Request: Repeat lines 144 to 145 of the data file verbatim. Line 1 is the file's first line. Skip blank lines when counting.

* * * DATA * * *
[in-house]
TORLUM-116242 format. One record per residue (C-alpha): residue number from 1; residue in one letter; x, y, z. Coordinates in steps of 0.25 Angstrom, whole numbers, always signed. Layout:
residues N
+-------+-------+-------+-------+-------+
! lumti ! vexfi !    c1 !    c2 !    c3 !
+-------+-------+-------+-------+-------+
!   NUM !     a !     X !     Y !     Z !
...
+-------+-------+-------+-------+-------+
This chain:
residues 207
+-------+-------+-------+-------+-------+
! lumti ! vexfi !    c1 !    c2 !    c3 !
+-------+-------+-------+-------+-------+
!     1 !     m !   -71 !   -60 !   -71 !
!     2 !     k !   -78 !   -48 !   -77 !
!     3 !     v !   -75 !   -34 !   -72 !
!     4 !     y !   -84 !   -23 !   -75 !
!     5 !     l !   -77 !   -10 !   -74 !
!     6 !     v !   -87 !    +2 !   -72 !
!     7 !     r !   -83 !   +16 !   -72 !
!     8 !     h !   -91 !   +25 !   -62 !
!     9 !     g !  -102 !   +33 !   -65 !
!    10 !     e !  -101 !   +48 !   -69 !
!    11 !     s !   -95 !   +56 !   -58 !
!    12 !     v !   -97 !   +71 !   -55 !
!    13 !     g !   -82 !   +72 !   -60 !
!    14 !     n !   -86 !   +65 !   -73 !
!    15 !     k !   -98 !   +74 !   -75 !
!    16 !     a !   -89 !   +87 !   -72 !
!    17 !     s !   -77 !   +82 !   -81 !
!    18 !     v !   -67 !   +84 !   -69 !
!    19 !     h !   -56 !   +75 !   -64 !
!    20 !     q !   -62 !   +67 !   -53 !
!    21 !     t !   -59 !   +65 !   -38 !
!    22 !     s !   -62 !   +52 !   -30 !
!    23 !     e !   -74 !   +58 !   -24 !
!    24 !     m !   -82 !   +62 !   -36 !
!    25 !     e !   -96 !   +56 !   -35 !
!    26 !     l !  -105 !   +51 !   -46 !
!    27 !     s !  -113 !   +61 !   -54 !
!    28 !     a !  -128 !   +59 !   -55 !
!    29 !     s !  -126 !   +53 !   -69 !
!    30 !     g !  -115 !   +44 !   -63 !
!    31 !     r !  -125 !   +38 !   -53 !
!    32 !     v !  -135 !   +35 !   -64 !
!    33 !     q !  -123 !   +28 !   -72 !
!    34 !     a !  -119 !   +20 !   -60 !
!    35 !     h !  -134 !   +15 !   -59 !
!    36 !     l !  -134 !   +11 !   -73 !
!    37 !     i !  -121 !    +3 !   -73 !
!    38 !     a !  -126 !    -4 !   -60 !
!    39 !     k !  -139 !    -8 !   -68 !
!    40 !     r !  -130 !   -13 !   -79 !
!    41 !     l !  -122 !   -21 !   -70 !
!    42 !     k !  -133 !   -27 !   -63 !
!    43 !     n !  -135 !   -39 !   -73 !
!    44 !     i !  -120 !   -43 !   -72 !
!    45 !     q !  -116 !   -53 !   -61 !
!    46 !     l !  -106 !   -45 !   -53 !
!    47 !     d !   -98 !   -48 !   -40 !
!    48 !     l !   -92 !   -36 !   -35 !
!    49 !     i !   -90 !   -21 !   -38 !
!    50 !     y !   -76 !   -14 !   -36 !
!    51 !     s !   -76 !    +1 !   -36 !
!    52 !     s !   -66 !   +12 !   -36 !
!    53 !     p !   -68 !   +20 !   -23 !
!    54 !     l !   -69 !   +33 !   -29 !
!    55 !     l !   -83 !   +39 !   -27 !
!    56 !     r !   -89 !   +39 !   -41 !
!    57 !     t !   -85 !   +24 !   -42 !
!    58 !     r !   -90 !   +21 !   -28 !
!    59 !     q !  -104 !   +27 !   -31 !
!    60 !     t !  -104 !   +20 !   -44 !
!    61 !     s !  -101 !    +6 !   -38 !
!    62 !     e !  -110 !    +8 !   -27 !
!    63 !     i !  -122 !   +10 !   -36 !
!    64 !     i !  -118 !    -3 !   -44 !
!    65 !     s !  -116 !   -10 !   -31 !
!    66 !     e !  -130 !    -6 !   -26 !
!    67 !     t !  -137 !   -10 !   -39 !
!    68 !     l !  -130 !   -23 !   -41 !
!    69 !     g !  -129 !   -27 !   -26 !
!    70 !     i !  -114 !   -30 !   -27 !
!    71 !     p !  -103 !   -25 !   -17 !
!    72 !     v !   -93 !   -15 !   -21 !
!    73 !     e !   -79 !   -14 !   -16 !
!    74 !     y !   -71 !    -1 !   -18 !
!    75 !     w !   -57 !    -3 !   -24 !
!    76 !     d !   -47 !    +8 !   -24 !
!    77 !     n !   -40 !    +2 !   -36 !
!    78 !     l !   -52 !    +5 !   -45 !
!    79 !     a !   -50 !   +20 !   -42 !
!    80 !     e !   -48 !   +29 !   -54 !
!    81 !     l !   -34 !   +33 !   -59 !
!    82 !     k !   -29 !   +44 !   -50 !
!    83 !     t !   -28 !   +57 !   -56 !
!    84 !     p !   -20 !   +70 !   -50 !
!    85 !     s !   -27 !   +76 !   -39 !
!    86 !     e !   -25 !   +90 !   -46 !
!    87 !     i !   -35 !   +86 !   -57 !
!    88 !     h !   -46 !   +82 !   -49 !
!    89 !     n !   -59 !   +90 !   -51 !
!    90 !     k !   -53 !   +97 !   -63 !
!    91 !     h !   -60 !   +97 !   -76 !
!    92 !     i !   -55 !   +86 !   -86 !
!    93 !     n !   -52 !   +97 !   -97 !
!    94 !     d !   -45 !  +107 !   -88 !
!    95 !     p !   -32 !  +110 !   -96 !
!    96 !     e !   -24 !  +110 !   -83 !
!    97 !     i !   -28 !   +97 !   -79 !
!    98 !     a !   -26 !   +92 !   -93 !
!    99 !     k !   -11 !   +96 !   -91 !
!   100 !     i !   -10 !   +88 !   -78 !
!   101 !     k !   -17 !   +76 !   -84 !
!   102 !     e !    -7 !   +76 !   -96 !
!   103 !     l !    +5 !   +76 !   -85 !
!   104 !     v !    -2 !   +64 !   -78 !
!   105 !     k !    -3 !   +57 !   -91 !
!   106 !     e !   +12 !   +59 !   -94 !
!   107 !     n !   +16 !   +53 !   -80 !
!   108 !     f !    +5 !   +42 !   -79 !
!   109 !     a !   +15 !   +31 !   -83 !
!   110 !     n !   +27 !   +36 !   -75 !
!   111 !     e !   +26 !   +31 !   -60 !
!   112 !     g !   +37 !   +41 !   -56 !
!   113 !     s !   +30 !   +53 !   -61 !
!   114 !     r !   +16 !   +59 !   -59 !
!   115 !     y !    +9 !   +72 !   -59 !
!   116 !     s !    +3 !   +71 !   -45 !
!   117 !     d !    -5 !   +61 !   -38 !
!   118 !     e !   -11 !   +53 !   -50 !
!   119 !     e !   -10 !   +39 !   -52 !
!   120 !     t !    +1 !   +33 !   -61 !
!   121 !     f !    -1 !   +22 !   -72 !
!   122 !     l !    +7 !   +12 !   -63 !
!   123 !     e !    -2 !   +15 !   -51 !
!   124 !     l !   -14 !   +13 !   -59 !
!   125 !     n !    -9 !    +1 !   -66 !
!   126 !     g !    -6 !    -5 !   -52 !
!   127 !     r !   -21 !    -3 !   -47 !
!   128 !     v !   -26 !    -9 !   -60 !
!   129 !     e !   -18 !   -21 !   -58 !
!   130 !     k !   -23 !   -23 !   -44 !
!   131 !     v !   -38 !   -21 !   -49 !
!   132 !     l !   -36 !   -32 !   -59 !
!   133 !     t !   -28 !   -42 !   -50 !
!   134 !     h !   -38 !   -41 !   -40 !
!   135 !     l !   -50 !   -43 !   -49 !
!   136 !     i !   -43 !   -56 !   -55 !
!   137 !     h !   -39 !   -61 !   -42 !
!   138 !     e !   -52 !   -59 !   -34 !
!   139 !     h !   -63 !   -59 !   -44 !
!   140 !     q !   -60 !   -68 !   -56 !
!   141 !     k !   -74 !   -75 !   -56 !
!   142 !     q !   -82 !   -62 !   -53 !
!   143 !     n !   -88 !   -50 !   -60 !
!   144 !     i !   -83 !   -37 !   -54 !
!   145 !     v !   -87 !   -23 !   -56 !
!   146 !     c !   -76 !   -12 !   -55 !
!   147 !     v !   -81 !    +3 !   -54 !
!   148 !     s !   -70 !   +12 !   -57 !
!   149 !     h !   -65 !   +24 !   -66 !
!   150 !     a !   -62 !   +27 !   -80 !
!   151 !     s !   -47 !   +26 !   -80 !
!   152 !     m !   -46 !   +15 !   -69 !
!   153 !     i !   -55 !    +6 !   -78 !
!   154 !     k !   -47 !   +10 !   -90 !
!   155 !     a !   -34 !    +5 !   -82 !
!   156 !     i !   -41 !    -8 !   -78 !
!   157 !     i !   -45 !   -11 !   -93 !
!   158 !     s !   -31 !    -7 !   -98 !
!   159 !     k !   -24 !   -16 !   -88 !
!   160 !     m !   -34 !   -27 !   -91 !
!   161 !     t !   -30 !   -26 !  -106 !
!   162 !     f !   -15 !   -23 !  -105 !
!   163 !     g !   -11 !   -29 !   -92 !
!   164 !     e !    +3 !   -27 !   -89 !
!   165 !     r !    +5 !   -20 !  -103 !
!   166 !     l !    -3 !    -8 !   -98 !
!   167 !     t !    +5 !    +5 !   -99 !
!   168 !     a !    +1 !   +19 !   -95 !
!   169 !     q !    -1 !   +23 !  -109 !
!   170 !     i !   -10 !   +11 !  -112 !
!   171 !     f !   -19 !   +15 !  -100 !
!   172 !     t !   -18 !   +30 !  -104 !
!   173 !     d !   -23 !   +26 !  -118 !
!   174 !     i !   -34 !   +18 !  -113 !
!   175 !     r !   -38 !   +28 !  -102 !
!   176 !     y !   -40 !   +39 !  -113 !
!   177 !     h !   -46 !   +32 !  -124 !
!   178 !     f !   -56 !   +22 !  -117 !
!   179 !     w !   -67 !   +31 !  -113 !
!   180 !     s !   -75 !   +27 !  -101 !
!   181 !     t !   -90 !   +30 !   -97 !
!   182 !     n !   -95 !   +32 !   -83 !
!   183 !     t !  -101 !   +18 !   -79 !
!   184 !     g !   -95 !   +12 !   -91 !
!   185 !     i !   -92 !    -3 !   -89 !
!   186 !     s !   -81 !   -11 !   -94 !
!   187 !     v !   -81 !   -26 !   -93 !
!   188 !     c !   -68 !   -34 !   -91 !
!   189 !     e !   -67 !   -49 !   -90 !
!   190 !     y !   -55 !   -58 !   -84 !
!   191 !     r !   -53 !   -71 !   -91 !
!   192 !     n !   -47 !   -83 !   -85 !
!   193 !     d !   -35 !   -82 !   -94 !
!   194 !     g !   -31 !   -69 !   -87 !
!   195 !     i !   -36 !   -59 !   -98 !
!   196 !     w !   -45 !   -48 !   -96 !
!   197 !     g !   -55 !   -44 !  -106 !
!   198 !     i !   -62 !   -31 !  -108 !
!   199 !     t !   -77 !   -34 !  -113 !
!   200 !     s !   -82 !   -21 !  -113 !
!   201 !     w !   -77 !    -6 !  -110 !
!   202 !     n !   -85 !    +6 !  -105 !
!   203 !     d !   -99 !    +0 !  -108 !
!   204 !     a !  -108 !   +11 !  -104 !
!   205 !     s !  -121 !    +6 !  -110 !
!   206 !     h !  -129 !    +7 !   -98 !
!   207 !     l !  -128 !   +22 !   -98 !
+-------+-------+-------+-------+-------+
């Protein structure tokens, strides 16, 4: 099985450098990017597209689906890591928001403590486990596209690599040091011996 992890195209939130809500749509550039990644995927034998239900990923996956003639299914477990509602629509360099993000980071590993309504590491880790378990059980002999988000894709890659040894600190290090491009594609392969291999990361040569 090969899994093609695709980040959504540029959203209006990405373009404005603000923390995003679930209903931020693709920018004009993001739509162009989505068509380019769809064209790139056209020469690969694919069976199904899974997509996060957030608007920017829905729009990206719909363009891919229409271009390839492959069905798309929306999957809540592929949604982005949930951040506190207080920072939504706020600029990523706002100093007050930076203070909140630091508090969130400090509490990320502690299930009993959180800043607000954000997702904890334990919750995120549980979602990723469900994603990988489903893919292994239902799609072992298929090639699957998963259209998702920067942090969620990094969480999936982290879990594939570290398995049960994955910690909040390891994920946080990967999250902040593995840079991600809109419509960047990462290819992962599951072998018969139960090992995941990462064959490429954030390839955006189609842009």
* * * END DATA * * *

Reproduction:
!   130 !     k !   -23 !   -23 !   -44 !
!   131 !     v !   -38 !   -21 !   -49 !